Roselle and pomegranates

Pomegranate jelly with Roselle
Pomegranate jelly with Roselle

We got a small bag of roselle in the pick box this week. Just a few ounces, not really enough to make a batch of sorrel or roselle jam. But we have a lot of pomegranates from the garden and, although we love to just eat them out of hand, they were piling up. The only problem with our pomegranates is that they are not the bright red that you see in the store. The seeds are more often clear or a rosy pink. So I mixed the pomegranates and the roselle, which have a fabulous red color, and made this gorgeous crimson jelly.






Pomegranate and Roselle Jelly

  • As many pomegranates as you can muster (I used eight.)
  • 8 ozs of roselle.
  • Sugar
  • Juice of one lemon.

Remove the calyces from the seed pods of the roselle. Place the seed pods in a large non-reactive pot and set the calyces aside. Add just enough water to cover. Boil for 30 minutes. Add more water as necessary. These boiled seed pods contain the pectin that will ultimately set the jelly. In the meantime, Remove all the seeds from the pomegranate.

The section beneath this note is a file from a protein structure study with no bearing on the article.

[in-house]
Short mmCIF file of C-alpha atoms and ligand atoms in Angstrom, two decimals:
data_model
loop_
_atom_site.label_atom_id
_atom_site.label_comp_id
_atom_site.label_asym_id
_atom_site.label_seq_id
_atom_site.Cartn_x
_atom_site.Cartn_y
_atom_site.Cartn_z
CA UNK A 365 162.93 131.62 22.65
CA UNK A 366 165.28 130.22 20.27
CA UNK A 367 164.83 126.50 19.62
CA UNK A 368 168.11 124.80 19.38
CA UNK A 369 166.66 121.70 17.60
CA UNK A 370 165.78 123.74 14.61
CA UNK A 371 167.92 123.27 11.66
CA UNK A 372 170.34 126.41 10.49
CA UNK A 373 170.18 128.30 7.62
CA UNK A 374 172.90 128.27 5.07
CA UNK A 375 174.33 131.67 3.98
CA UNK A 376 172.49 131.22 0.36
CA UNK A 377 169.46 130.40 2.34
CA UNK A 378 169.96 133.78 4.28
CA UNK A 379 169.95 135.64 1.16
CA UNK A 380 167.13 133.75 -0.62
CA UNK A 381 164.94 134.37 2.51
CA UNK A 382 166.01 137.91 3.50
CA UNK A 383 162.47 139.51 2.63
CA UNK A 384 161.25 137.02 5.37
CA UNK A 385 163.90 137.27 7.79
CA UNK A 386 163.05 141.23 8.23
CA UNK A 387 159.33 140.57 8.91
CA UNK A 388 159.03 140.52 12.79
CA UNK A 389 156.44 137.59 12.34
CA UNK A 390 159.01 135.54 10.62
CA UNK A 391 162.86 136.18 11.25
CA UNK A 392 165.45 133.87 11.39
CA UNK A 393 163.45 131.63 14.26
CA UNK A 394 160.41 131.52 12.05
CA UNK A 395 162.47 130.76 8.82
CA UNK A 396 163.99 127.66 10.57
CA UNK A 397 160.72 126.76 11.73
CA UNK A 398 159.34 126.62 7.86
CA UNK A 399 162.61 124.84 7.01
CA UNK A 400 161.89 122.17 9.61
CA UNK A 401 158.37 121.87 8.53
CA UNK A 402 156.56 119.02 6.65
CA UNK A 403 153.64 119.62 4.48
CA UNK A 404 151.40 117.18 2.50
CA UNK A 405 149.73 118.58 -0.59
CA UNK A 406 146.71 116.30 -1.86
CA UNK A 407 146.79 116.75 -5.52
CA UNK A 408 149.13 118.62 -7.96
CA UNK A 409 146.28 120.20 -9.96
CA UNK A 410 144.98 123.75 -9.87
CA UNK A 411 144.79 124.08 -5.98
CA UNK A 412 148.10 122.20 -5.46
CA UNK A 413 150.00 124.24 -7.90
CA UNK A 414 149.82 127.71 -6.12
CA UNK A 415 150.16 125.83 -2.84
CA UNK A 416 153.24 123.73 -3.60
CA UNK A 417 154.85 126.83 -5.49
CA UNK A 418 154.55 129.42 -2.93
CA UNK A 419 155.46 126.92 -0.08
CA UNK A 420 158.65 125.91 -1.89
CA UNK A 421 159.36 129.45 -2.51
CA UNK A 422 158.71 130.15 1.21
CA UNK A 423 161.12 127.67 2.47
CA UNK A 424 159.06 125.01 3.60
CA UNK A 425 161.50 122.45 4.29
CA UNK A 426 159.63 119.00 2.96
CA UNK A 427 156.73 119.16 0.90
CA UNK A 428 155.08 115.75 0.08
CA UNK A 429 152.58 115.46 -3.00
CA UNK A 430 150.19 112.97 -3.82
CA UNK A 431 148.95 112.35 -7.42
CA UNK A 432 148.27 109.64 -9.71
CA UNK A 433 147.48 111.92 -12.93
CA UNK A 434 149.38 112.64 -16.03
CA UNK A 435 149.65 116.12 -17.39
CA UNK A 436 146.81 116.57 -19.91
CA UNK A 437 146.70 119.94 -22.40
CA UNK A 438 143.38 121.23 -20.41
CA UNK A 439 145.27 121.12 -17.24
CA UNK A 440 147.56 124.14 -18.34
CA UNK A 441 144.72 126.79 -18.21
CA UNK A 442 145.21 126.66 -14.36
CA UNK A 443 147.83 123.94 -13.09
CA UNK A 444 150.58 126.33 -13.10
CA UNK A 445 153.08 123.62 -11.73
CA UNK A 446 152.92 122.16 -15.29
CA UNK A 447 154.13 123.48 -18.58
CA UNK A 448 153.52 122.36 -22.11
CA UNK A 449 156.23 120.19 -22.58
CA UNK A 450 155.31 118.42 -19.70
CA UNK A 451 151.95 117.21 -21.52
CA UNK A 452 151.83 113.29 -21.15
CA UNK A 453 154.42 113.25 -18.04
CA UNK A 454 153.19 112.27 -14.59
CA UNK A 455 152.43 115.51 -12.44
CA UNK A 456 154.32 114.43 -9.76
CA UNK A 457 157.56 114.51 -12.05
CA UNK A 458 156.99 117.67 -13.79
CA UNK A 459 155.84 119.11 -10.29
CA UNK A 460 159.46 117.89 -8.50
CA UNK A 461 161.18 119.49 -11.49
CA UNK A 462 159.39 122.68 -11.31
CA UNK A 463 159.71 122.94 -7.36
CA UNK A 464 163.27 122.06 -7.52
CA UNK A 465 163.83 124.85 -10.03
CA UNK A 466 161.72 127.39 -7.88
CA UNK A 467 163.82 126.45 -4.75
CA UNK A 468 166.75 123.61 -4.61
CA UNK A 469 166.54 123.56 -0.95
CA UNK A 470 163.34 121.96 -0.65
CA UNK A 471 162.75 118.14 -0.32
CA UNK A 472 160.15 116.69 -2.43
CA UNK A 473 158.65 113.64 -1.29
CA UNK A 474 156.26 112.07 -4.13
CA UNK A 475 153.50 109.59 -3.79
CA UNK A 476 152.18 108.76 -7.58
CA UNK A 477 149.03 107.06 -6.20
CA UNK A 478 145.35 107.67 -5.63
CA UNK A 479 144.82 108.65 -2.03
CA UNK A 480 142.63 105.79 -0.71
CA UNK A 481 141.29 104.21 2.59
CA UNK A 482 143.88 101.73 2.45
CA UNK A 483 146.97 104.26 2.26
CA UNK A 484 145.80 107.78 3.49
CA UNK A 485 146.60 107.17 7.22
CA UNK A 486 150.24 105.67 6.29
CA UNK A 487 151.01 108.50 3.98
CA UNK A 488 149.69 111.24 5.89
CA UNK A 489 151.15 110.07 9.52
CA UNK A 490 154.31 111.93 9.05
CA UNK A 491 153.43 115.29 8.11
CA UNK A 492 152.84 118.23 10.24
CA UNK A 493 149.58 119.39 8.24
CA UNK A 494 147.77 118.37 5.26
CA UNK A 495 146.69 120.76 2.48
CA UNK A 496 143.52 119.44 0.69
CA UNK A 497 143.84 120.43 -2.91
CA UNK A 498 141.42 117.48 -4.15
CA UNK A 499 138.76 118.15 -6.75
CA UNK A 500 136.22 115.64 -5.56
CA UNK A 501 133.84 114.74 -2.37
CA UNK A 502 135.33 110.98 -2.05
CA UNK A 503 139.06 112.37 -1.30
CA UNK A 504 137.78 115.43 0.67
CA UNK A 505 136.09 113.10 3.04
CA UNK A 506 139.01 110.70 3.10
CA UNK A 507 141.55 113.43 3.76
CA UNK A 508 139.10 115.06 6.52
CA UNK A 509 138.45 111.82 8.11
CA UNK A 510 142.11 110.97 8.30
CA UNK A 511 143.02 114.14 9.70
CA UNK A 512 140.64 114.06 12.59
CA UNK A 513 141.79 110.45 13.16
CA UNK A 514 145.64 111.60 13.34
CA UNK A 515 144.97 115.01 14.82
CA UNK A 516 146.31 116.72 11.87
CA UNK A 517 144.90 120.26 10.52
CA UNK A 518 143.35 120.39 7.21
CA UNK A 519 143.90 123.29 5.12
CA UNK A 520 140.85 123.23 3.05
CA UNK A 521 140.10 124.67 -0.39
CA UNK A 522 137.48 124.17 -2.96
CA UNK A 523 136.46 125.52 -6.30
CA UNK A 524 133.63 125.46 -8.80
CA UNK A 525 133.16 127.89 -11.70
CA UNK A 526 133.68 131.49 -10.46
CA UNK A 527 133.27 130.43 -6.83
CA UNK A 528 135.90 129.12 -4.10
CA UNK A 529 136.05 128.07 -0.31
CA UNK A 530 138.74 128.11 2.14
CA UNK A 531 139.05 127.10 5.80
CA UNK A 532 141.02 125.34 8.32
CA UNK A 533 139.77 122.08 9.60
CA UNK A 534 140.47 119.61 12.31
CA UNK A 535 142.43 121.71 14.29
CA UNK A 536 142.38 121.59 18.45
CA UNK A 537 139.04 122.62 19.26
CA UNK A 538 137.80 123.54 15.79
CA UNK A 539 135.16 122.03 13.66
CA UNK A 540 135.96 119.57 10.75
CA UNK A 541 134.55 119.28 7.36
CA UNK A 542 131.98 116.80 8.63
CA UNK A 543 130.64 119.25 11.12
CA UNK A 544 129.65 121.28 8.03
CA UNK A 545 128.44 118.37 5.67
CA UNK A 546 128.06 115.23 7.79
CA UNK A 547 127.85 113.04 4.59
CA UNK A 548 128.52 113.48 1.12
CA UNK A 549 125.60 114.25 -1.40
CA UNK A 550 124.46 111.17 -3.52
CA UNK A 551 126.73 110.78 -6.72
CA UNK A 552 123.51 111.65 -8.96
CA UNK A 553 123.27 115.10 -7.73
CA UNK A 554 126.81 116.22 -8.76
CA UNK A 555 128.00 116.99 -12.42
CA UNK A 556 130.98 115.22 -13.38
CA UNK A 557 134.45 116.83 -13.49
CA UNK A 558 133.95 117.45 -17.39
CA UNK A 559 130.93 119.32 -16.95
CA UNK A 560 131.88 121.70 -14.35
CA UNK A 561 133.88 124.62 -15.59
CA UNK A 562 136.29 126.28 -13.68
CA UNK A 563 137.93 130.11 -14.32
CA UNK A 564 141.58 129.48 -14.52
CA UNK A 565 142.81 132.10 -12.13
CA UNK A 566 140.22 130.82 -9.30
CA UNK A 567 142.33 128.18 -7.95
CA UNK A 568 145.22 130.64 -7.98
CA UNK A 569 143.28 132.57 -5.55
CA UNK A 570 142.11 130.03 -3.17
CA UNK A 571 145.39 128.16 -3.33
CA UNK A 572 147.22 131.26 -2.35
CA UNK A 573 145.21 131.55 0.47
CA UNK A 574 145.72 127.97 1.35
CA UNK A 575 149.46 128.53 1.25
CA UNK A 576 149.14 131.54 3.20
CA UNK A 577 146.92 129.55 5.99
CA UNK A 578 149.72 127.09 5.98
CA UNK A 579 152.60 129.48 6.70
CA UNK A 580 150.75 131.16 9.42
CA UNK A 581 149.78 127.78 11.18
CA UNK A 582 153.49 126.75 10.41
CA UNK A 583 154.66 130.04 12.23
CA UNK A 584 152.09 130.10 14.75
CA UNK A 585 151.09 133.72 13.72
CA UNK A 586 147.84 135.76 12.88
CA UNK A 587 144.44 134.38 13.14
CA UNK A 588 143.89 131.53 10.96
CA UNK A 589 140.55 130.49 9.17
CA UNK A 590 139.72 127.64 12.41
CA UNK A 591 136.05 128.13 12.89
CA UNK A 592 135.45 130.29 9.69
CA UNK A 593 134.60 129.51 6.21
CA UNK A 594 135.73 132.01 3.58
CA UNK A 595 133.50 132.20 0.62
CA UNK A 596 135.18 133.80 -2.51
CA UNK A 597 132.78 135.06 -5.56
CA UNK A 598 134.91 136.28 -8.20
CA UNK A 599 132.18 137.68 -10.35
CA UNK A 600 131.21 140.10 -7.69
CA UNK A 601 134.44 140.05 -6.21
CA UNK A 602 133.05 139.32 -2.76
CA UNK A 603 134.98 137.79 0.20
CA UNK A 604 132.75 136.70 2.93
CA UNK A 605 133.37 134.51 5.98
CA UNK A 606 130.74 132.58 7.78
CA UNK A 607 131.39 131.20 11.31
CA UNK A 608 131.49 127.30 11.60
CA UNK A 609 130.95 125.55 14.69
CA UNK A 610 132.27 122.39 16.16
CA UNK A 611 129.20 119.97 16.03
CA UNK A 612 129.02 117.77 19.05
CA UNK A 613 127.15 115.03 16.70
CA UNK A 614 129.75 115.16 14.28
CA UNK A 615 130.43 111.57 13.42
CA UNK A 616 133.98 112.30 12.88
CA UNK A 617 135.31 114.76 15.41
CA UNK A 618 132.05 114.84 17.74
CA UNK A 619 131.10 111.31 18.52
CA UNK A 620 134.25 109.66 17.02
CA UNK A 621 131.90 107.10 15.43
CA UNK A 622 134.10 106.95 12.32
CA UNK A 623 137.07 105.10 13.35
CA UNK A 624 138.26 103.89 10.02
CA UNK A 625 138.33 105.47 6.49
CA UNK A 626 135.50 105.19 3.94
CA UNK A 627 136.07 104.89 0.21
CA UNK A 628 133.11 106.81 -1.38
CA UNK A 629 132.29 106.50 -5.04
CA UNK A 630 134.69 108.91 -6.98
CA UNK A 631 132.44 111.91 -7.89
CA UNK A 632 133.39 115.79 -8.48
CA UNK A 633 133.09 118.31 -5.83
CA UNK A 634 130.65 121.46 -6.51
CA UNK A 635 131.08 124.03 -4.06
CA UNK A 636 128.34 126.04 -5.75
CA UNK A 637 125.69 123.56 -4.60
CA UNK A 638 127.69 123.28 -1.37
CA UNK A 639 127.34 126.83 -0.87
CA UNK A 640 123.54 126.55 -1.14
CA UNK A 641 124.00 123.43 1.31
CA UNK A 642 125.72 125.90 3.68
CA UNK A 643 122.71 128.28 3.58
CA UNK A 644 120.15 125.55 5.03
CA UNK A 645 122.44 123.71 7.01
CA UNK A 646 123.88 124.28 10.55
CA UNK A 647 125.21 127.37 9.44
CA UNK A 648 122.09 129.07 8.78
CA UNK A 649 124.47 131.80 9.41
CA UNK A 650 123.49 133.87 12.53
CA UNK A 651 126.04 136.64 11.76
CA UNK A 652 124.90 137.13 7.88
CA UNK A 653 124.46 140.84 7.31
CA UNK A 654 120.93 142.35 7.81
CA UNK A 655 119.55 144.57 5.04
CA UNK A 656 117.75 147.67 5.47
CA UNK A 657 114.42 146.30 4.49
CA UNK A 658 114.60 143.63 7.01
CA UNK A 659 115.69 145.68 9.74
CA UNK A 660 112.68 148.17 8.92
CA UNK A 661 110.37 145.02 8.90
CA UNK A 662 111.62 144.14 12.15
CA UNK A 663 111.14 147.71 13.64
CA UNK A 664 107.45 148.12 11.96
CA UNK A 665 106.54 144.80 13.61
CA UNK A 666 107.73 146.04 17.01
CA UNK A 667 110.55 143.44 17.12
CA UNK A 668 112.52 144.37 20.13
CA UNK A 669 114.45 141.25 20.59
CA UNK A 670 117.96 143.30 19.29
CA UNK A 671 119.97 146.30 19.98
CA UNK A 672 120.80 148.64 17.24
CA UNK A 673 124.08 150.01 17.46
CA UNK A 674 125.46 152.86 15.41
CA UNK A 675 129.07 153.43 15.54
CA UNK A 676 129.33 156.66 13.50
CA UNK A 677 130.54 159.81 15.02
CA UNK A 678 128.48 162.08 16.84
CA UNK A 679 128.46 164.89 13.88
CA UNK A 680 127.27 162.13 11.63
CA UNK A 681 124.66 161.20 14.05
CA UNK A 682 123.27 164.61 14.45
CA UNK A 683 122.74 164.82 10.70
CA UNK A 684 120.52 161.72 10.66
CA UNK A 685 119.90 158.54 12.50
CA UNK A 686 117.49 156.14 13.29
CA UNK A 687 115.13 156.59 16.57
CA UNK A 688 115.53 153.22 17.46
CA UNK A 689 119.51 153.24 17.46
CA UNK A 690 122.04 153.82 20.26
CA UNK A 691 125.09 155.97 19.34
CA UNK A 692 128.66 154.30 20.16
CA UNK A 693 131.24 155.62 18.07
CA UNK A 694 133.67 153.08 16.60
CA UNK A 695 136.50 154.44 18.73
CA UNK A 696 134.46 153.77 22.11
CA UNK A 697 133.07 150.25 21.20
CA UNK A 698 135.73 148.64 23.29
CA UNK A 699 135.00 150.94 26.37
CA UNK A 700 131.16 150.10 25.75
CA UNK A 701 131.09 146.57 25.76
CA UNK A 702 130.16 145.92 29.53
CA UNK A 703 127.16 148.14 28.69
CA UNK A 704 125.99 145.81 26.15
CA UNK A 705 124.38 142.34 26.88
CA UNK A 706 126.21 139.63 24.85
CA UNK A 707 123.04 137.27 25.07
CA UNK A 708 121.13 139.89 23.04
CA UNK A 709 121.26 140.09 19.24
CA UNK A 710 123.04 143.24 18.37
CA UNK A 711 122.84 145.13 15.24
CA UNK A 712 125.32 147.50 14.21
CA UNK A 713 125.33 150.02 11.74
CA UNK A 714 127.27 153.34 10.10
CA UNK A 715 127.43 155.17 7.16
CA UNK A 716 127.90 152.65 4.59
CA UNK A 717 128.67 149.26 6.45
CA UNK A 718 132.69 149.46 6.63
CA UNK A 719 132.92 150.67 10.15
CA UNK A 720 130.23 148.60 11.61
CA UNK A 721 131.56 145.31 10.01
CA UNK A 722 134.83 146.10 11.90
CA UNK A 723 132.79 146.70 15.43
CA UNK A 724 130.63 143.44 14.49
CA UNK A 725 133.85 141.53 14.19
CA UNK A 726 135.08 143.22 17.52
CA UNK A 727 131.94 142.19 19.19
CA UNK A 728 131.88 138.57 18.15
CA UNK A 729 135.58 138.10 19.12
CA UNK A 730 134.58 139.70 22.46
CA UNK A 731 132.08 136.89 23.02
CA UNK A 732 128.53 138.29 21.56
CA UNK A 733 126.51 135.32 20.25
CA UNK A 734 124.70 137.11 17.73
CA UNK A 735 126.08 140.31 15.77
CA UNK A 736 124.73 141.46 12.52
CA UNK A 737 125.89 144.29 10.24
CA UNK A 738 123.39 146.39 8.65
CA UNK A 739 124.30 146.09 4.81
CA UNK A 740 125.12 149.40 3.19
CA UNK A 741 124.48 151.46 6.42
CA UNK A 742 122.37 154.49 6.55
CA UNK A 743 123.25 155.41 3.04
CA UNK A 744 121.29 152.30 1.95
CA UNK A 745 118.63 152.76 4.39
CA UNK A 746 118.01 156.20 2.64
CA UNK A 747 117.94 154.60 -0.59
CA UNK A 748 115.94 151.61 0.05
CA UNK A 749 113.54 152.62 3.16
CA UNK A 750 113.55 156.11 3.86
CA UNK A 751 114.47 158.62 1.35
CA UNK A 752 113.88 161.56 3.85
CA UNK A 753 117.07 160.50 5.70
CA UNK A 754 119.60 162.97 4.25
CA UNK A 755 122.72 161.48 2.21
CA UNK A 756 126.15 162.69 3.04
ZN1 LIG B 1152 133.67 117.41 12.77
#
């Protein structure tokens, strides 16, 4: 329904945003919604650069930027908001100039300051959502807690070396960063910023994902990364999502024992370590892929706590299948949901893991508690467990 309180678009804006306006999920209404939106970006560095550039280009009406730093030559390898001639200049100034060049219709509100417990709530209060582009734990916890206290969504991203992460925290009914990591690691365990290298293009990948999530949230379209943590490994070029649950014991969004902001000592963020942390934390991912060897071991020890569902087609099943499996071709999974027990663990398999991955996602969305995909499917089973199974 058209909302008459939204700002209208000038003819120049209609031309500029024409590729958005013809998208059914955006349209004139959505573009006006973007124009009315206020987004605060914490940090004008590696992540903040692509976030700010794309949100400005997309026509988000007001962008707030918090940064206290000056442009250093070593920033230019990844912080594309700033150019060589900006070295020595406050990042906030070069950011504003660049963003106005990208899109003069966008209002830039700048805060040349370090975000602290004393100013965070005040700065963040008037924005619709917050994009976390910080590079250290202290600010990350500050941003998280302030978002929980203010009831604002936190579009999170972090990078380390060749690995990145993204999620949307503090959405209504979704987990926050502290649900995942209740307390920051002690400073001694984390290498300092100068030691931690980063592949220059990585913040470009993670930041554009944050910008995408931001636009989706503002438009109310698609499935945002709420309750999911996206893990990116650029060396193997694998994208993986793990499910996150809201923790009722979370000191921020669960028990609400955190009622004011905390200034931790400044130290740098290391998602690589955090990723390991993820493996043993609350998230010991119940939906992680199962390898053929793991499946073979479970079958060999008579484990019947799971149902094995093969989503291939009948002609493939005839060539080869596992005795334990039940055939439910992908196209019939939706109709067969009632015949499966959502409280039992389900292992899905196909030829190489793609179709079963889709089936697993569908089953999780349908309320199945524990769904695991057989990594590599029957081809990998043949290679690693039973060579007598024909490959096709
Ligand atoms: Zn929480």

After 30 mins remove the seedpods from the water and compost them. Add the pomegranate seeds and the roselle calyces to the pot and add enough water to almost cover. Gently boil, covered, for one hour.

Scoop the mixture into a jelly bag (or make your own from cheesecloth and a couple of wooden spoons) over a large bowl and leave to drain for a few hours or overnight. Do not press on the mixture. Compost the seeds and pulp and measure the juice. Pour the juice into the clean pot and add an equal amount of sugar (or slightly less if you prefer a sharper taste.) Add the juice of one lemon. Boil until the mixture reaches 225 degrees F.  Skim off the foam for a clearer jelly. Pour into clean jars. My eight pomegranates made four small jars. So this is not a recipe to make with store bought pomegranates! Way too expensive.

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